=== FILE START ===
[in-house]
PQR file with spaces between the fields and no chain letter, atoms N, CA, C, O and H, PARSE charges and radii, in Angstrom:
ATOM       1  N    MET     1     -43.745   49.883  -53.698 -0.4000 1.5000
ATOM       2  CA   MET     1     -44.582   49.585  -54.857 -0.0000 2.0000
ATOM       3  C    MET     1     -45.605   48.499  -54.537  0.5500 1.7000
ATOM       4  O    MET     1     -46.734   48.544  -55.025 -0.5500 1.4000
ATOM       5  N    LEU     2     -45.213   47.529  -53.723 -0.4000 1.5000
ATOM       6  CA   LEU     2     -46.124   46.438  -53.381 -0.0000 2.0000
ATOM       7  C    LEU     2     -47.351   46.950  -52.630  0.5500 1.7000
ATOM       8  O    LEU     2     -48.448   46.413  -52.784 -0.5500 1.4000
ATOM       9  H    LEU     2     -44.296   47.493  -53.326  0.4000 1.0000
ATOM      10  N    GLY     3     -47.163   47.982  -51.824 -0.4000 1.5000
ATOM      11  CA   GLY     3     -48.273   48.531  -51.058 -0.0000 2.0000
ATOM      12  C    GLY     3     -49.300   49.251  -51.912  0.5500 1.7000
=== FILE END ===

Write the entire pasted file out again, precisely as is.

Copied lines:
[in-house]
PQR file with spaces between the fields and no chain letter, atoms N, CA, C, O and H, PARSE charges and radii, in Angstrom:
ATOM       1  N    MET     1     -43.745   49.883  -53.698 -0.4000 1.5000
ATOM       2  CA   MET     1     -44.582   49.585  -54.857 -0.0000 2.0000
ATOM       3  C    MET     1     -45.605   48.499  -54.537  0.5500 1.7000
ATOM       4  O    MET     1     -46.734   48.544  -55.025 -0.5500 1.4000
ATOM       5  N    LEU     2     -45.213   47.529  -53.723 -0.4000 1.5000
ATOM       6  CA   LEU     2     -46.124   46.438  -53.381 -0.0000 2.0000
ATOM       7  C    LEU     2     -47.351   46.950  -52.630  0.5500 1.7000
ATOM       8  O    LEU     2     -48.448   46.413  -52.784 -0.5500 1.4000
ATOM       9  H    LEU     2     -44.296   47.493  -53.326  0.4000 1.0000
ATOM      10  N    GLY     3     -47.163   47.982  -51.824 -0.4000 1.5000
ATOM      11  CA   GLY     3     -48.273   48.531  -51.058 -0.0000 2.0000
ATOM      12  C    GLY     3     -49.300   49.251  -51.912  0.5500 1.7000